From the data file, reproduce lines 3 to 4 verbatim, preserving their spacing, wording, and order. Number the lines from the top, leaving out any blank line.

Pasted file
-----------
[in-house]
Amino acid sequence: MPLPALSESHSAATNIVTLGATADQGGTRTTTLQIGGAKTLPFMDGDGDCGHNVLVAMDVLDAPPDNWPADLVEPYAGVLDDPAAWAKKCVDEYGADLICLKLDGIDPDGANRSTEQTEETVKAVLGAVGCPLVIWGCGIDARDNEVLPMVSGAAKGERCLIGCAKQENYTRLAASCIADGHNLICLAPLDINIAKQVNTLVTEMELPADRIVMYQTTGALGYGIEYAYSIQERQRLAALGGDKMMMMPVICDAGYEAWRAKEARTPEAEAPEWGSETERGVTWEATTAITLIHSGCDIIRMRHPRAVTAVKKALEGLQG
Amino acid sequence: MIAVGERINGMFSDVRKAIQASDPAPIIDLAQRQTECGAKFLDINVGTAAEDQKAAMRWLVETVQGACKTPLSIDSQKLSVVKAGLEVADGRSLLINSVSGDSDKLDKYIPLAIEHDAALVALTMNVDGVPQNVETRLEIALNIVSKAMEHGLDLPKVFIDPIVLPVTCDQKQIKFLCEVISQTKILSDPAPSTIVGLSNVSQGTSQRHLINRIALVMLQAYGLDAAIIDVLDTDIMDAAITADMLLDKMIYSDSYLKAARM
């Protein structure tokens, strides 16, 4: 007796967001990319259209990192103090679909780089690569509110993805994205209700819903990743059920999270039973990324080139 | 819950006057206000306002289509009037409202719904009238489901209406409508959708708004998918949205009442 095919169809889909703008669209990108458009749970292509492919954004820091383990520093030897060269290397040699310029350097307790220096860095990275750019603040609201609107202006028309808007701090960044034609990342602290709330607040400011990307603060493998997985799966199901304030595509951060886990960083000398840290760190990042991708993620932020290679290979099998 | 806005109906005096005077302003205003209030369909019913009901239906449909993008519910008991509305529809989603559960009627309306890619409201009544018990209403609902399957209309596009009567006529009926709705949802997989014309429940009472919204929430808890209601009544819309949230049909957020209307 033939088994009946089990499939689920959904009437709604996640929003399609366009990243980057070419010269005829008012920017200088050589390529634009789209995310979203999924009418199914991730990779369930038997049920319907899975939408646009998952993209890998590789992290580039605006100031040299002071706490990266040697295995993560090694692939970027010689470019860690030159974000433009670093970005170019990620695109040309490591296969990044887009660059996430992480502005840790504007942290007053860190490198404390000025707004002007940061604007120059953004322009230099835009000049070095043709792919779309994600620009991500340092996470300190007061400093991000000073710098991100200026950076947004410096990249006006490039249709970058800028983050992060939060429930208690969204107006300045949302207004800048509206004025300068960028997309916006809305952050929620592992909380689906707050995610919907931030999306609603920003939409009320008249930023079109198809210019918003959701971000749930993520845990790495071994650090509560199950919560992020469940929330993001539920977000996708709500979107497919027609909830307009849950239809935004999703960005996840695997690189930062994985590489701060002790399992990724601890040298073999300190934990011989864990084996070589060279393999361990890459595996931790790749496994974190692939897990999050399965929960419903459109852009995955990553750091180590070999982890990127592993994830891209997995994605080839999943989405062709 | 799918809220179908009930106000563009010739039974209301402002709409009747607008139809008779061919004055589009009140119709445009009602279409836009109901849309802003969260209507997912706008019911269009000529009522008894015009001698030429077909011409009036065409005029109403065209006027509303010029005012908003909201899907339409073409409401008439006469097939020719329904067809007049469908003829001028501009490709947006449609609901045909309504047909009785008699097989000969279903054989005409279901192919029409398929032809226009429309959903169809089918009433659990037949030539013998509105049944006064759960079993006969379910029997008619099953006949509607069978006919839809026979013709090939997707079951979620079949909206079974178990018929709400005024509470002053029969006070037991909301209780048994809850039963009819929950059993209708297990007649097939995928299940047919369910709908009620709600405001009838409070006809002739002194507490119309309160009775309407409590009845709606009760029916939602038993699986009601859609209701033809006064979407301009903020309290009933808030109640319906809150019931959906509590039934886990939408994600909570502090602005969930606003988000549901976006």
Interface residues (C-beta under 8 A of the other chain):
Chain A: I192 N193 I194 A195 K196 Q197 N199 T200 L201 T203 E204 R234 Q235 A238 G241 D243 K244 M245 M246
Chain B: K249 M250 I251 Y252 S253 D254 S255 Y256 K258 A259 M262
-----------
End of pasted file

Amino acid sequence: MIAVGERINGMFSDVRKAIQASDPAPIIDLAQRQTECGAKFLDINVGTAAEDQKAAMRWLVETVQGACKTPLSIDSQKLSVVKAGLEVADGRSLLINSVSGDSDKLDKYIPLAIEHDAALVALTMNVDGVPQNVETRLEIALNIVSKAMEHGLDLPKVFIDPIVLPVTCDQKQIKFLCEVISQTKILSDPAPSTIVGLSNVSQGTSQRHLINRIALVMLQAYGLDAAIIDVLDTDIMDAAITADMLLDKMIYSDSYLKAARM
């Protein structure tokens, strides 16, 4: 007796967001990319259209990192103090679909780089690569509110993805994205209700819903990743059920999270039973990324080139 | 819950006057206000306002289509009037409202719904009238489901209406409508959708708004998918949205009442 095919169809889909703008669209990108458009749970292509492919954004820091383990520093030897060269290397040699310029350097307790220096860095990275750019603040609201609107202006028309808007701090960044034609990342602290709330607040400011990307603060493998997985799966199901304030595509951060886990960083000398840290760190990042991708993620932020290679290979099998 | 806005109906005096005077302003205003209030369909019913009901239906449909993008519910008991509305529809989603559960009627309306890619409201009544018990209403609902399957209309596009009567006529009926709705949802997989014309429940009472919204929430808890209601009544819309949230049909957020209307 033939088994009946089990499939689920959904009437709604996640929003399609366009990243980057070419010269005829008012920017200088050589390529634009789209995310979203999924009418199914991730990779369930038997049920319907899975939408646009998952993209890998590789992290580039605006100031040299002071706490990266040697295995993560090694692939970027010689470019860690030159974000433009670093970005170019990620695109040309490591296969990044887009660059996430992480502005840790504007942290007053860190490198404390000025707004002007940061604007120059953004322009230099835009000049070095043709792919779309994600620009991500340092996470300190007061400093991000000073710098991100200026950076947004410096990249006006490039249709970058800028983050992060939060429930208690969204107006300045949302207004800048509206004025300068960028997309916006809305952050929620592992909380689906707050995610919907931030999306609603920003939409009320008249930023079109198809210019918003959701971000749930993520845990790495071994650090509560199950919560992020469940929330993001539920977000996708709500979107497919027609909830307009849950239809935004999703960005996840695997690189930062994985590489701060002790399992990724601890040298073999300190934990011989864990084996070589060279393999361990890459595996931790790749496994974190692939897990999050399965929960419903459109852009995955990553750091180590070999982890990127592993994830891209997995994605080839999943989405062709 | 799918809220179908009930106000563009010739039974209301402002709409009747607008139809008779061919004055589009009140119709445009009602279409836009109901849309802003969260209507997912706008019911269009000529009522008894015009001698030429077909011409009036065409005029109403065209006027509303010029005012908003909201899907339409073409409401008439006469097939020719329904067809007049469908003829001028501009490709947006449609609901045909309504047909009785008699097989000969279903054989005409279901192919029409398929032809226009429309959903169809089918009433659990037949030539013998509105049944006064759960079993006969379910029997008619099953006949509607069978006919839809026979013709090939997707079951979620079949909206079974178990018929709400005024509470002053029969006070037991909301209780048994809850039963009819929950059993209708297990007649097939995928299940047919369910709908009620709600405001009838409070006809002739002194507490119309309160009775309407409590009845709606009760029916939602038993699986009601859609209701033809006064979407301009903020309290009933808030109640319906809150019931959906509590039934886990939408994600909570502090602005969930606003988000549901976006």